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Slow Professor: Challenging the Culture of Speed in the Academy

Berg, Maggie and Seeber, Barbara
University of Toronto Press, 2016

Book Review

Tags: faculty development   |   faculty well-being   |   patient pedagogy
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Reviewed by: Molly Bassett, Georgia State University
Date Reviewed: November 30, -0001
The Slow Professor takes its cue from the slow food movement (http://www.slowfoodusa.org). Borrowing the words of Carlo Petrini, author of Slow Food Nation, Maggie Berg and Barbara K. Seeber define slowness as “not so much a question of duration as of an ability to distinguish and evaluate, with the propensity to cultivate pleasure, knowledge, and quality” (89-90). Slowness, in their thinking, is less about speed than it ...

The Slow Professor takes its cue from the slow food movement (http://www.slowfoodusa.org). Borrowing the words of Carlo Petrini, author of Slow Food Nation, Maggie Berg and Barbara K. Seeber define slowness as “not so much a question of duration as of an ability to distinguish and evaluate, with the propensity to cultivate pleasure, knowledge, and quality” (89-90). Slowness, in their thinking, is less about speed than it is about intentionality. They raise this point in a number of contexts.

On the slim volume’s opening page, Berg and Seeber identify the popular and academic discourses they engage in their exploration of time management and timelessness; pedagogy and pleasure; research and understanding; and collegiality and community. They intersperse expert opinions from a variety of fields, including other research on teaching and learning, to support their stance that slowness is a productive stance for academics.

Each chapter builds a case for slowness that culminates in practical suggestions, many of which seem like the kind of advice a reader with this book in hand may have considered already. I found value, however, in Berg, Seeber, and their chorus of sources confirming my suspicion that in the face of pressure to work constantly, I have a right to health, a life with my family, and enjoyable hobbies (16). Still, their advice tends to focus on what individual readers can do on a daily basis rather than on how institutional change might occur. For example, the first chapter, “Time Management and Timeliness,” ends with elaborations on these recommendations: “We need to get off line;” “We need to do less;” “We need regular sessions of timeless time;” “We need time to do nothing;” and “We need to change the way we talk about time all the time” (29-32). I am all for these, and I wholeheartedly agree that “if you want an event to be joyless, make it mandatory,” a takeaway from the end of “Collegiality and Community” (83). Still, the pressure of knowing that I have five years to publish another book, mere months to submit my next article, or a few weeks to finish a book review (ahem) gives me pause when I weigh walking the dog against writing. Institutional pressures directly affect individuals, but change in an individual’s perspective on time – especially that of a junior or contingent faculty member, for instance – does not lead directly to institutional change.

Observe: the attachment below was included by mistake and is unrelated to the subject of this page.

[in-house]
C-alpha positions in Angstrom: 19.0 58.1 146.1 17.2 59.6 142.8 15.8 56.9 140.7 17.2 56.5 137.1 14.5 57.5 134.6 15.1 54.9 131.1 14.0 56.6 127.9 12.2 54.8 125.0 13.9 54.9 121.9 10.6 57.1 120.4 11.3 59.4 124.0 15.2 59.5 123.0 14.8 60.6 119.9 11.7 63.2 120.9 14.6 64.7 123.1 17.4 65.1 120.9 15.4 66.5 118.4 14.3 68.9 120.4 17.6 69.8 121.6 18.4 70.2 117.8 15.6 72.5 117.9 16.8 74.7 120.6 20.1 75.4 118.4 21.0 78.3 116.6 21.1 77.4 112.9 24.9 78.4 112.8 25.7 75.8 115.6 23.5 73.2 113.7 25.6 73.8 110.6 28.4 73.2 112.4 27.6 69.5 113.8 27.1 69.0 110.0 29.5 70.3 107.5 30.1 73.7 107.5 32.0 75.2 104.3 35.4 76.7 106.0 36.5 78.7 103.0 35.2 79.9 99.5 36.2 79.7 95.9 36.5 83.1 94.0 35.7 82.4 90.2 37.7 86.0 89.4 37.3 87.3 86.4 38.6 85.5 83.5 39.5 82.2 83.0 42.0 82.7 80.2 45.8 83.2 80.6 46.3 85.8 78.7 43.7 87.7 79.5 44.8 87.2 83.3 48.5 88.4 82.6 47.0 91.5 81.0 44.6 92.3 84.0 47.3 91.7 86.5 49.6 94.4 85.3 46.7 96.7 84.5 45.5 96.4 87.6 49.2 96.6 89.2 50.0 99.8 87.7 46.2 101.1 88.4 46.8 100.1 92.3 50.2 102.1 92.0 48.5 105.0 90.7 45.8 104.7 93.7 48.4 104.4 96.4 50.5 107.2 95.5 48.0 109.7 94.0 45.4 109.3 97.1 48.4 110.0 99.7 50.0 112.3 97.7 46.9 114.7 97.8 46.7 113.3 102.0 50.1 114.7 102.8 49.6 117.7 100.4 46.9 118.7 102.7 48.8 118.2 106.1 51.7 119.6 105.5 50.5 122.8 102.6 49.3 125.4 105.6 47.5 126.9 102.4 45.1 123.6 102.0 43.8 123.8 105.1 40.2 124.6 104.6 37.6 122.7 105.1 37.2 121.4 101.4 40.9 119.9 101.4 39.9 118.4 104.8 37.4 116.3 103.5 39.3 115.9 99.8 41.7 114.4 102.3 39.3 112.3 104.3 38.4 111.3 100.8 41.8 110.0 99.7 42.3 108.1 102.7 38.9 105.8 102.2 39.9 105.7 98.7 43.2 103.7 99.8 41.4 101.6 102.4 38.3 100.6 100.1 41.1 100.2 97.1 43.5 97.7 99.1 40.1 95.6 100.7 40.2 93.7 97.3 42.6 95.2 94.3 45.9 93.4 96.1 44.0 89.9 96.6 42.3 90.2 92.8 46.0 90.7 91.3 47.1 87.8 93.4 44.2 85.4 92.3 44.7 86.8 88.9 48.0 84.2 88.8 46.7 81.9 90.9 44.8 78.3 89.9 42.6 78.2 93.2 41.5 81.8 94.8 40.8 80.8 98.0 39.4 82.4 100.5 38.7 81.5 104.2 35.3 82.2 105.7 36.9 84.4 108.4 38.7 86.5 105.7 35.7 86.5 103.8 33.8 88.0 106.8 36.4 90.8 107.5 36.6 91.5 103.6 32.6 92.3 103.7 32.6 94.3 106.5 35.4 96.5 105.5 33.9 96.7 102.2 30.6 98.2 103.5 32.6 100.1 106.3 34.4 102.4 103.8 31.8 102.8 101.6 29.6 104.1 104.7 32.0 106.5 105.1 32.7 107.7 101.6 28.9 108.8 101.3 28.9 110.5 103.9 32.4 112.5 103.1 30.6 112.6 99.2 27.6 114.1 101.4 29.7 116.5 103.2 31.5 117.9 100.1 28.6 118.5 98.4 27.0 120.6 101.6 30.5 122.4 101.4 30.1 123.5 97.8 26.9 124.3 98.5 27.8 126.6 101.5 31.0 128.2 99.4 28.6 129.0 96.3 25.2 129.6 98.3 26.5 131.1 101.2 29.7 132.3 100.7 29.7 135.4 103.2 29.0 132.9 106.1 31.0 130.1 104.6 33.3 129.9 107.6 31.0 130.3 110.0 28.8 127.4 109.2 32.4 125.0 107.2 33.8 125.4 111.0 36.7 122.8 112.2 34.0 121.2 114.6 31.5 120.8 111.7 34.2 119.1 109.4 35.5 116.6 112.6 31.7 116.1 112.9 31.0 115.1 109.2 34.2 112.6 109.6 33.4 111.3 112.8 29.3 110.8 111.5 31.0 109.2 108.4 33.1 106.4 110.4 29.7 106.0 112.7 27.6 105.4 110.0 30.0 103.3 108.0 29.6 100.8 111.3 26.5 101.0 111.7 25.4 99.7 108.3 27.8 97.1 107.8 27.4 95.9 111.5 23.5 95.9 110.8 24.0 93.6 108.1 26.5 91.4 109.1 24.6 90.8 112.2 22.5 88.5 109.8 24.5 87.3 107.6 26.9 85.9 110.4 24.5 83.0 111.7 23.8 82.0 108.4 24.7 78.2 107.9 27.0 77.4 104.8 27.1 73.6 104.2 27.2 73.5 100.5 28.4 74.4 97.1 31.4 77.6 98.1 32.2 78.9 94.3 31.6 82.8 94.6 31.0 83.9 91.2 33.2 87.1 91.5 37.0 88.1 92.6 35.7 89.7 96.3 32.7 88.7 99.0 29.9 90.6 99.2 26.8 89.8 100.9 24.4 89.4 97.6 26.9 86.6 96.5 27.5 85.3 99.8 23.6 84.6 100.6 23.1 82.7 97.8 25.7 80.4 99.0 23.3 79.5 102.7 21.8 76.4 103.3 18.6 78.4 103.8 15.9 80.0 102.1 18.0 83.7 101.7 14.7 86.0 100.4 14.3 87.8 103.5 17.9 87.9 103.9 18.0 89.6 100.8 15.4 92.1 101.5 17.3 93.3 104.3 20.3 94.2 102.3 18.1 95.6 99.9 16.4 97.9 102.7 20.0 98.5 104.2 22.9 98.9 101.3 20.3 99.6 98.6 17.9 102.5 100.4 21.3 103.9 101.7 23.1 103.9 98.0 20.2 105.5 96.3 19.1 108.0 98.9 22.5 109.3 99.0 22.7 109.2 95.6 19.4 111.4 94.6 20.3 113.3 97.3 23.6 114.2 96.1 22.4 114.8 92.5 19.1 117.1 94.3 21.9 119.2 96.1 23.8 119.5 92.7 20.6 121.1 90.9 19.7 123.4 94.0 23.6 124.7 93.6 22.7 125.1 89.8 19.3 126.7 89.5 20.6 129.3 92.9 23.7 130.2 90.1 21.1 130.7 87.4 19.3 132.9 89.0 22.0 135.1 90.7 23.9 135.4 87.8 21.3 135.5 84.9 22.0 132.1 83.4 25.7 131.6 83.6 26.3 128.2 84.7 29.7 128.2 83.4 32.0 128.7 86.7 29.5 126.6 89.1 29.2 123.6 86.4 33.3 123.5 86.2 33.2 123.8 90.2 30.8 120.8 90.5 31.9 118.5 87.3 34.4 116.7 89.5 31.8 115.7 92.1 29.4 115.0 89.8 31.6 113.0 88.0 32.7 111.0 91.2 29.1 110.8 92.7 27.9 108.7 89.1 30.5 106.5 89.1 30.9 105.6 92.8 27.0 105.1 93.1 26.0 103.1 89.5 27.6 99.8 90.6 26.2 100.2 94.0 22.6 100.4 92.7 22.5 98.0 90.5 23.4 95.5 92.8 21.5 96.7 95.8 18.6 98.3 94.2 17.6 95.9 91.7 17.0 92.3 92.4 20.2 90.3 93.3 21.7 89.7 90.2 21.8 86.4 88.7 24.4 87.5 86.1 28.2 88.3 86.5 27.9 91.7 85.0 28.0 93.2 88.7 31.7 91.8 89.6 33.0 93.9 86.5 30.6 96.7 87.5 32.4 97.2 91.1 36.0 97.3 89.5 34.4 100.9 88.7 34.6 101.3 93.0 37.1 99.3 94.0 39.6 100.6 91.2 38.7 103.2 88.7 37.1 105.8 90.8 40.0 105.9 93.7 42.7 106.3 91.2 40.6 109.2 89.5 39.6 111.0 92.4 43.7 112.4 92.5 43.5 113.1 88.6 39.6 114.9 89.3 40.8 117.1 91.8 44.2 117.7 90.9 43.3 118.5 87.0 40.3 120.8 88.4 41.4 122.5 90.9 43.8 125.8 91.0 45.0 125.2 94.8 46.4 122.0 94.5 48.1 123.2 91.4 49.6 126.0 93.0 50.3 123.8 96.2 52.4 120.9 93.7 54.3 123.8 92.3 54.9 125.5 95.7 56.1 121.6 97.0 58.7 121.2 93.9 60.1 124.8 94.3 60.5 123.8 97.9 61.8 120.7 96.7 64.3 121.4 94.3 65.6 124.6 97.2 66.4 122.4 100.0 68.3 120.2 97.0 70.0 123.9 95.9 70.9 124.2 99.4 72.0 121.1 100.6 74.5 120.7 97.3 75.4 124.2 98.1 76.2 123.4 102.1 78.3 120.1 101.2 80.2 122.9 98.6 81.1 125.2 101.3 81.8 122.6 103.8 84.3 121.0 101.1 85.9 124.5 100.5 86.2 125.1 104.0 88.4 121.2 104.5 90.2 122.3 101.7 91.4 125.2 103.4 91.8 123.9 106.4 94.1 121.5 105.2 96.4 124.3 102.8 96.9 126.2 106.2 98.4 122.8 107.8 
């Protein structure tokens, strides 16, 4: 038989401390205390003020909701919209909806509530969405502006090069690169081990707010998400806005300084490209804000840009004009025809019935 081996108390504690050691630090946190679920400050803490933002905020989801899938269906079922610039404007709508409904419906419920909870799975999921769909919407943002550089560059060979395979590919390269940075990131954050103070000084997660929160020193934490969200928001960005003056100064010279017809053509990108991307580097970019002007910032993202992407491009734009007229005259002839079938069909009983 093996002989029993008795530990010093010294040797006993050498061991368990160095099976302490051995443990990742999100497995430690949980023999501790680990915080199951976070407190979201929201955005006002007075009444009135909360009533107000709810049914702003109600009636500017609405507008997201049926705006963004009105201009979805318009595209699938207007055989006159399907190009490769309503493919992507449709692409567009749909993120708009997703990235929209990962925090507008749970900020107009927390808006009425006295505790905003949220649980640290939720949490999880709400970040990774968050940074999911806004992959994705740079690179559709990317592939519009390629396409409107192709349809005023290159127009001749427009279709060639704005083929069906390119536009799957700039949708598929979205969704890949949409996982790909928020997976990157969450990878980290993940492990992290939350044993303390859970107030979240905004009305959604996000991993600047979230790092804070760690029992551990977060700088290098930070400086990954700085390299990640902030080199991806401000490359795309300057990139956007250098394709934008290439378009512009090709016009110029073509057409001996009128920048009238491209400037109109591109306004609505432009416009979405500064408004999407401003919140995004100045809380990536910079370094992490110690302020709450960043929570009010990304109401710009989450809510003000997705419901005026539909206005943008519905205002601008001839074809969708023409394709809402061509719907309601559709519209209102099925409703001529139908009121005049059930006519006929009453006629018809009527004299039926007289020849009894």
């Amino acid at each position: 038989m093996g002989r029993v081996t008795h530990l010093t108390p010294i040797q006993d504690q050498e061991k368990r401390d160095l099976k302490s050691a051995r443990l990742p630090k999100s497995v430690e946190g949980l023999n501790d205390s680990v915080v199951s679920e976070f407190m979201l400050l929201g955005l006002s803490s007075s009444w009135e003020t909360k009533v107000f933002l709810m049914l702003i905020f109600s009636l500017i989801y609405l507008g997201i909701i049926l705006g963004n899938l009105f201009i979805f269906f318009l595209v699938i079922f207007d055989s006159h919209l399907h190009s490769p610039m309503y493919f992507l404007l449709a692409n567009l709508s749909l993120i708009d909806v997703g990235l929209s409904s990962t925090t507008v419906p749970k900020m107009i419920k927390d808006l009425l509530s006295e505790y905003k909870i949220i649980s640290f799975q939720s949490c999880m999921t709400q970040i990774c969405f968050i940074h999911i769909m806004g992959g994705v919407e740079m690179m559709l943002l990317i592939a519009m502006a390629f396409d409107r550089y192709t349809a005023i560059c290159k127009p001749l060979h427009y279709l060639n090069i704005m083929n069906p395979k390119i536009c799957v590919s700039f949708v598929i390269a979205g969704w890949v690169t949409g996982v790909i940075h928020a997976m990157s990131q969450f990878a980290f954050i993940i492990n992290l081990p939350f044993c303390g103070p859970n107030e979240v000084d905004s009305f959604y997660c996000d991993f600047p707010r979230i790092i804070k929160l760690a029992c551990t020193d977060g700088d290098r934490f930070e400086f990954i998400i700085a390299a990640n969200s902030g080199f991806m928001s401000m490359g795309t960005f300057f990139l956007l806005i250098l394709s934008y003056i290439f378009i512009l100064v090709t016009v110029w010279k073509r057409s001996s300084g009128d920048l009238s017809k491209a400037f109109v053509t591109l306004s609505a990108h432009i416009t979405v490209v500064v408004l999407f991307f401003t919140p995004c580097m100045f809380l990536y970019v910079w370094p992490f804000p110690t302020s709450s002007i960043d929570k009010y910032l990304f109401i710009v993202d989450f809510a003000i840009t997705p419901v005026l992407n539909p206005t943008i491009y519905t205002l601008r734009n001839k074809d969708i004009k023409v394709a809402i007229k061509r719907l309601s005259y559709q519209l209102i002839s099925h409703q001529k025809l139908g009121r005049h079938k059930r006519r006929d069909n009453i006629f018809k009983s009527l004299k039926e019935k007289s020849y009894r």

Berg and Seeber acknowledge that “academic culture celebrates overwork” but, they argue, “it is imperative that we question the value of busyness” (21). Herein lies their contribution: in questioning busyness, they advocate learning from slowness so that the work we do is planned, thoughtful, deliberate, and energizing rather than scattered, scatter-brained, hurried, and draining. The latter leads to diminishing returns hidden behind the familiar, “I’d love to, but I’m busy.” The former can yield Csikszentmihalyian flow in reading, writing, and teaching.

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